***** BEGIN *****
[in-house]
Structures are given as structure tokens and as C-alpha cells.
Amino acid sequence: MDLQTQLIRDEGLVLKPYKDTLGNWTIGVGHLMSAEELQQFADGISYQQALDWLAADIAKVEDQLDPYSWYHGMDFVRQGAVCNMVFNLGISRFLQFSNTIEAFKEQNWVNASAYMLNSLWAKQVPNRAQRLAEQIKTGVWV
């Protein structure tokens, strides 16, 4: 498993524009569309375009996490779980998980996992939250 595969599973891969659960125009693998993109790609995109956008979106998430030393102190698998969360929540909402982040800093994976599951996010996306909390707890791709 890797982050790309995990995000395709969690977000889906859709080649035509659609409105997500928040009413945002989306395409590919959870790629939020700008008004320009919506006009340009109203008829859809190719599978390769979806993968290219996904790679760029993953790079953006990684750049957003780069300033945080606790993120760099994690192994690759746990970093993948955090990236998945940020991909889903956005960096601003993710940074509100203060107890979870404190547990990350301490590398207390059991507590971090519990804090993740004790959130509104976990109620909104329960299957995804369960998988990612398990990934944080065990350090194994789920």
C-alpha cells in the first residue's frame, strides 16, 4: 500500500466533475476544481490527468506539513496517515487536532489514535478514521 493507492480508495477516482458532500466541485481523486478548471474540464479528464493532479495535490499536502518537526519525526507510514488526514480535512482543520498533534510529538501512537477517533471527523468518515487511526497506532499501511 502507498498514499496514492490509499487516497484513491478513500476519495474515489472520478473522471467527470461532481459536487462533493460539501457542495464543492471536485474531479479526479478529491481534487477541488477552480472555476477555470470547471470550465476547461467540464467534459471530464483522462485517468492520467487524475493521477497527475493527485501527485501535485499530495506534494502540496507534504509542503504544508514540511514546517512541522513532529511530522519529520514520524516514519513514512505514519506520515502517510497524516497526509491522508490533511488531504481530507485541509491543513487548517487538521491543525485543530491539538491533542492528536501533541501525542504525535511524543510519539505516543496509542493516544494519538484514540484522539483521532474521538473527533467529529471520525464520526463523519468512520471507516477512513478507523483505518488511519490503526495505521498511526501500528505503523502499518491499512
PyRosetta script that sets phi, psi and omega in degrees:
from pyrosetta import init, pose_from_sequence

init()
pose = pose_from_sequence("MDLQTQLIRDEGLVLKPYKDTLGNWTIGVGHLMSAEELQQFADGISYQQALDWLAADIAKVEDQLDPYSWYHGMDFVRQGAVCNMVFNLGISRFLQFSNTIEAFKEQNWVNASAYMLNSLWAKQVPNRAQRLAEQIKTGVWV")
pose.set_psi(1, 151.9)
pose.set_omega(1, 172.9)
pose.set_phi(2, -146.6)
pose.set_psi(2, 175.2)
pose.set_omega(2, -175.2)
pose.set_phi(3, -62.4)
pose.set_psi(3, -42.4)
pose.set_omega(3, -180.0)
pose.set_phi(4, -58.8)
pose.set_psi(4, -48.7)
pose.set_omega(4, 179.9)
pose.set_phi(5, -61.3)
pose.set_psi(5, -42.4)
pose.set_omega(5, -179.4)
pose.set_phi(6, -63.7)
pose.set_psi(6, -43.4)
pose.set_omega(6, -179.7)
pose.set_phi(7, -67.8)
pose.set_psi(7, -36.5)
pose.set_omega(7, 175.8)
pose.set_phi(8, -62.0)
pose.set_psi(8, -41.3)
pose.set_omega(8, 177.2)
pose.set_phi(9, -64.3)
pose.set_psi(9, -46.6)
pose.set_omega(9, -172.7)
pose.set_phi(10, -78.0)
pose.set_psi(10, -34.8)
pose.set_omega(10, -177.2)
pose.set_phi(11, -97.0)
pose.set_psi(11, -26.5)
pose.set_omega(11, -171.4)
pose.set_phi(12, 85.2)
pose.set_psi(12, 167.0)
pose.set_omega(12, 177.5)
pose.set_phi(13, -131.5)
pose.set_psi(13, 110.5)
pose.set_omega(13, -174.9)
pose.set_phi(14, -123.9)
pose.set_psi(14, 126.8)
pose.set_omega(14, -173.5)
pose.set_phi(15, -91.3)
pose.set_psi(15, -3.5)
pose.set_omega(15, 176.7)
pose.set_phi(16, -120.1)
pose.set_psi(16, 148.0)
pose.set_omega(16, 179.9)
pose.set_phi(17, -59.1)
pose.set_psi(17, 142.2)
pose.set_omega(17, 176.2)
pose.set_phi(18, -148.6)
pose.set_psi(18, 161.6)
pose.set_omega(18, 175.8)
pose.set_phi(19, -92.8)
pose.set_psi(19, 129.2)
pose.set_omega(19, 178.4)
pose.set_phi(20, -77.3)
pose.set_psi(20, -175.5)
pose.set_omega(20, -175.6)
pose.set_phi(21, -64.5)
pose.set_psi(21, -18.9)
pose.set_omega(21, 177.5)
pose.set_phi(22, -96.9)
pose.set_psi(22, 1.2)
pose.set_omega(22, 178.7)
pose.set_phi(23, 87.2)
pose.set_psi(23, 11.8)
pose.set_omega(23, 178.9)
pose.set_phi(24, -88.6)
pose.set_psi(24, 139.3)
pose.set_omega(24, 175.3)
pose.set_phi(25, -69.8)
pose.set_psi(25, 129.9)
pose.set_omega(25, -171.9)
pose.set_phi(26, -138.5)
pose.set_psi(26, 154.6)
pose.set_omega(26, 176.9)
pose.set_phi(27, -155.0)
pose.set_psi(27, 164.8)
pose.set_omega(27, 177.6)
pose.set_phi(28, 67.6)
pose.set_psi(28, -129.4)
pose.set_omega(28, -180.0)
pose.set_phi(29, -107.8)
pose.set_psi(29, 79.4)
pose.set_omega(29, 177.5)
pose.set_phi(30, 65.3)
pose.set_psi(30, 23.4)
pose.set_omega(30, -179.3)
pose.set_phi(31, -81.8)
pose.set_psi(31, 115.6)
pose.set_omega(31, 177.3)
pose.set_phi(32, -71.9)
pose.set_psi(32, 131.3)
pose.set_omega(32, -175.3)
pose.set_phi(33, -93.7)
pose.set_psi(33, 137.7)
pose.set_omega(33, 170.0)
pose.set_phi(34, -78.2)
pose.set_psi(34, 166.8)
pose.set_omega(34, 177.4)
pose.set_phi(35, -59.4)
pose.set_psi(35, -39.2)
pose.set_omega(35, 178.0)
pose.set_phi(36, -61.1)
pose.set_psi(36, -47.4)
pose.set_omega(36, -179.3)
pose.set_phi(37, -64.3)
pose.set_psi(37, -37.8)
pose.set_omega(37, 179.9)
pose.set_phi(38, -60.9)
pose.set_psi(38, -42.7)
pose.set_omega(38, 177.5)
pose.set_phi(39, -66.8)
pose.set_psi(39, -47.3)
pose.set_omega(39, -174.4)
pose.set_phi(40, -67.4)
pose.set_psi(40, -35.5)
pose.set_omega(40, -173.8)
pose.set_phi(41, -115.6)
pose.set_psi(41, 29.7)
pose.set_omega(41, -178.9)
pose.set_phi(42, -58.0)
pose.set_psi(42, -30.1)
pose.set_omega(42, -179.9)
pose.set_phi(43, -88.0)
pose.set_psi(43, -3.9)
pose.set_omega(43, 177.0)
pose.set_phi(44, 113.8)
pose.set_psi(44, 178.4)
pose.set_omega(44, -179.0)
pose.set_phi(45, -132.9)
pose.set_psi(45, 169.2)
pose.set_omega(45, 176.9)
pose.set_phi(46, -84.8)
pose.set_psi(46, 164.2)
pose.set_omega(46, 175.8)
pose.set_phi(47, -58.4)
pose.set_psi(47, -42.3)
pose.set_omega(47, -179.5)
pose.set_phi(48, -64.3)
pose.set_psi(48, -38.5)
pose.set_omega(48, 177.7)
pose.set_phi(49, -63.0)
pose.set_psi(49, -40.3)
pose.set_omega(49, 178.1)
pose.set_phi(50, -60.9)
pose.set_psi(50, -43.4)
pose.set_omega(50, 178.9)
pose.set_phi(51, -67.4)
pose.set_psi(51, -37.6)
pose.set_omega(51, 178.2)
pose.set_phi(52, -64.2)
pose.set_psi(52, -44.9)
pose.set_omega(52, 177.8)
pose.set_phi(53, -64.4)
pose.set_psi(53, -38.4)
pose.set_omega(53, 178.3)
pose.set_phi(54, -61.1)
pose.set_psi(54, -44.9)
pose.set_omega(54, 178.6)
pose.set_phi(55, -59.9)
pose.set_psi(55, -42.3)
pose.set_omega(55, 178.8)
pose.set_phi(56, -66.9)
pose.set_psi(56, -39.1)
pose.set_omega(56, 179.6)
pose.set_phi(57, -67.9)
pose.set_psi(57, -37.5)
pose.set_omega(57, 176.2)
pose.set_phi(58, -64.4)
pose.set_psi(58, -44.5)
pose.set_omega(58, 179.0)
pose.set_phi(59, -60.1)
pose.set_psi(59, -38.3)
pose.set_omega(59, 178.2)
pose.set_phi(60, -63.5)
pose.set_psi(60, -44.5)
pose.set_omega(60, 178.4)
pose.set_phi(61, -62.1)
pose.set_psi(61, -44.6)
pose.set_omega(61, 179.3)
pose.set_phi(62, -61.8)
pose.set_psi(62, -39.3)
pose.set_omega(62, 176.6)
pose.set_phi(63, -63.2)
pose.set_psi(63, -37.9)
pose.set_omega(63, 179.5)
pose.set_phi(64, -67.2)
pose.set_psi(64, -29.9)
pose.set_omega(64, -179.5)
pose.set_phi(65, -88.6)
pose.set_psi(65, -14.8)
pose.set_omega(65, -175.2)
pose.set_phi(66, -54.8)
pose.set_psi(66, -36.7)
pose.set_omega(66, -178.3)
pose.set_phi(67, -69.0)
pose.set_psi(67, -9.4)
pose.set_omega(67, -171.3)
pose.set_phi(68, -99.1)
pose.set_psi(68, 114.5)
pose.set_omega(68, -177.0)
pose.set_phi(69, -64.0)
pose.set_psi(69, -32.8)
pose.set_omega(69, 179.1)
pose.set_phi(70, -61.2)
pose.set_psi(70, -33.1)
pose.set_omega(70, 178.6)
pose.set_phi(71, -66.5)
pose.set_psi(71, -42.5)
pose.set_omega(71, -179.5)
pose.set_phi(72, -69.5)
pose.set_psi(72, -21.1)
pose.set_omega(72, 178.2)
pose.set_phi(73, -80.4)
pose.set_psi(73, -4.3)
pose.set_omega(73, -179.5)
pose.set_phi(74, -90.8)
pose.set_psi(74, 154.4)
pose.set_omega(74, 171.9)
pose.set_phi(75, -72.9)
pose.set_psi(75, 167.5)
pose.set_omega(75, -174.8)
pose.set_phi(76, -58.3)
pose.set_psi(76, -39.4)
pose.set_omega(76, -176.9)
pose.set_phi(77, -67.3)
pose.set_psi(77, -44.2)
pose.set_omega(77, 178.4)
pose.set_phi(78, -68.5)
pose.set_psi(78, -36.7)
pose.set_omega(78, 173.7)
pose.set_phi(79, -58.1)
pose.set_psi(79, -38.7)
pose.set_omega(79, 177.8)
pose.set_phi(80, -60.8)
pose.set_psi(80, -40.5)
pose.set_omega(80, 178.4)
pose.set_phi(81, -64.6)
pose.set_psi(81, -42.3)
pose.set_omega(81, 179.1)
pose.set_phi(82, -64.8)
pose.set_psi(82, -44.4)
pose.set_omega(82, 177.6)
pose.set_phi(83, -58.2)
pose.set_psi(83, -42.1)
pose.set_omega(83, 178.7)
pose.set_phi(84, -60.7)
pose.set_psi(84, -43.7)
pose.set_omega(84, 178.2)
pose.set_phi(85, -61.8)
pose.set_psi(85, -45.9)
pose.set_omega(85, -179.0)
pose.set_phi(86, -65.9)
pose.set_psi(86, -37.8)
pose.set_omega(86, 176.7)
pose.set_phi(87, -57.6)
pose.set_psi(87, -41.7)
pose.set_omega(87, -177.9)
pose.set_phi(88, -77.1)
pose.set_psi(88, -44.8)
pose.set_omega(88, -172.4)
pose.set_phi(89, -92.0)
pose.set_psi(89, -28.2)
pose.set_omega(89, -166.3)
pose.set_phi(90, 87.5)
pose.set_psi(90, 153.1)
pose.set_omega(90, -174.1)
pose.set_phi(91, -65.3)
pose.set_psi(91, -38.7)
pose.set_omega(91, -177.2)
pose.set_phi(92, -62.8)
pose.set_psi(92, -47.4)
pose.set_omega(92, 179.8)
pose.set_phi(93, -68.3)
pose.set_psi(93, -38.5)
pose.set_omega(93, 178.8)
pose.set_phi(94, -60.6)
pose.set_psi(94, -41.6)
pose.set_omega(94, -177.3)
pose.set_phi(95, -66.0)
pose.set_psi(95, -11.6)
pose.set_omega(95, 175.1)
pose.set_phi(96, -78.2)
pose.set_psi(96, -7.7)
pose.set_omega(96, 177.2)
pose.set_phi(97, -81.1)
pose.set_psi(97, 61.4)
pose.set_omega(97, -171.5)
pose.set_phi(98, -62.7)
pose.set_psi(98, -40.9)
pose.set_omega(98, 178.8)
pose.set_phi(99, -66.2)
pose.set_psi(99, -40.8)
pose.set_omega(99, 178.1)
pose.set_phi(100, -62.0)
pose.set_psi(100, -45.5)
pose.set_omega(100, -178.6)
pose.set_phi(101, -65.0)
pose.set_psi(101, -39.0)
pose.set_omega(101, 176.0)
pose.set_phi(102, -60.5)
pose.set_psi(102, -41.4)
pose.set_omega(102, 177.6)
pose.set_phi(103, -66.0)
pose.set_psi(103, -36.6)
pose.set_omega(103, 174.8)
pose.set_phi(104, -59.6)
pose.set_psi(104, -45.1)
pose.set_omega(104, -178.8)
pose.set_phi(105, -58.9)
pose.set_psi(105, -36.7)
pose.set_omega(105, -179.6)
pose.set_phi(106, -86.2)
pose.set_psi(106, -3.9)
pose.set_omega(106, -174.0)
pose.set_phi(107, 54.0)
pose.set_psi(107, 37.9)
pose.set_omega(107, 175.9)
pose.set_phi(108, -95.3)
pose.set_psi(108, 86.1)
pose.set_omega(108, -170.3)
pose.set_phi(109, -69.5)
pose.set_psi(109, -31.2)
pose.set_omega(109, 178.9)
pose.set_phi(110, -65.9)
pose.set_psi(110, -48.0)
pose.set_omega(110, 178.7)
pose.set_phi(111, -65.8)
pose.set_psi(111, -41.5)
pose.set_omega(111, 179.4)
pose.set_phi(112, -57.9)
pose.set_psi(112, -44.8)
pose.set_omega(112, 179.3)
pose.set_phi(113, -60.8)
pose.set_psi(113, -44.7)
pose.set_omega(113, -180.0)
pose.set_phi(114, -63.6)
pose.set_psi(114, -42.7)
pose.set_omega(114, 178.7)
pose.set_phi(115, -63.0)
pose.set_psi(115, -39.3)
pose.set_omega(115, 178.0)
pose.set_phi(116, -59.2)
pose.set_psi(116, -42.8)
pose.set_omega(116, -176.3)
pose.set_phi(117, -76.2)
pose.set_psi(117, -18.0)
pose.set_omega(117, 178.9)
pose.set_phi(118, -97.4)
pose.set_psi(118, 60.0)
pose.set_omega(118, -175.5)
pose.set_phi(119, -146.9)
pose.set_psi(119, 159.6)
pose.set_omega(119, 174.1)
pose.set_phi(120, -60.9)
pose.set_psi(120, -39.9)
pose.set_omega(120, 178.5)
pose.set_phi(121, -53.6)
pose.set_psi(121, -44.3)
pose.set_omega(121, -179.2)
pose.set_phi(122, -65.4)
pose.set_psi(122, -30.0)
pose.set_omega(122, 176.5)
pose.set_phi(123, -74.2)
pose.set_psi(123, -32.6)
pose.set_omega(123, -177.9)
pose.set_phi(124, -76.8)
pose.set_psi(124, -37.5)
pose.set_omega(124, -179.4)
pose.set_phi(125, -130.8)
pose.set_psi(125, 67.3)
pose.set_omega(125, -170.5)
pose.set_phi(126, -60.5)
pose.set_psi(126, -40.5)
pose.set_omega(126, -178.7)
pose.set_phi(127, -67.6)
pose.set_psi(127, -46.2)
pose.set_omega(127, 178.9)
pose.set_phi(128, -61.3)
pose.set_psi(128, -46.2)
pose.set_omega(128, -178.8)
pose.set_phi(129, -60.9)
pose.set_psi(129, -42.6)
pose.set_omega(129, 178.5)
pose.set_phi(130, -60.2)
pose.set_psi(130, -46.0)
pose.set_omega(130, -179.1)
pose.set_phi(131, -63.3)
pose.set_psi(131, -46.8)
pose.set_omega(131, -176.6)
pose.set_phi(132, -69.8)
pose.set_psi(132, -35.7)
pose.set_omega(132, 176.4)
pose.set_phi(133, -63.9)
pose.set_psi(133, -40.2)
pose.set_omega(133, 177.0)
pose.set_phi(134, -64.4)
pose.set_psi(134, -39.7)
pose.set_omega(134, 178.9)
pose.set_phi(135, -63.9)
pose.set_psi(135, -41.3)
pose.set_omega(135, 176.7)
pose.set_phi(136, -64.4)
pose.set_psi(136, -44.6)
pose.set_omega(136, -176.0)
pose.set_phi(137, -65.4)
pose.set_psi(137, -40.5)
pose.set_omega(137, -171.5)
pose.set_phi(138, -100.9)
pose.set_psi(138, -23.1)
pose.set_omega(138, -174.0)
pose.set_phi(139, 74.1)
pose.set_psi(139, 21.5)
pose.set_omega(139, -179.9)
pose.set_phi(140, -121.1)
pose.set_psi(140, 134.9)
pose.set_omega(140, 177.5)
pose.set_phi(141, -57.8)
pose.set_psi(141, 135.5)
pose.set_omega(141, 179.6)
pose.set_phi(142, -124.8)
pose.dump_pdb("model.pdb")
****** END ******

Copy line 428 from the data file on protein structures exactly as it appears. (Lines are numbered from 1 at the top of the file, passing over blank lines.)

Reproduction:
pose.set_omega(140, 177.5)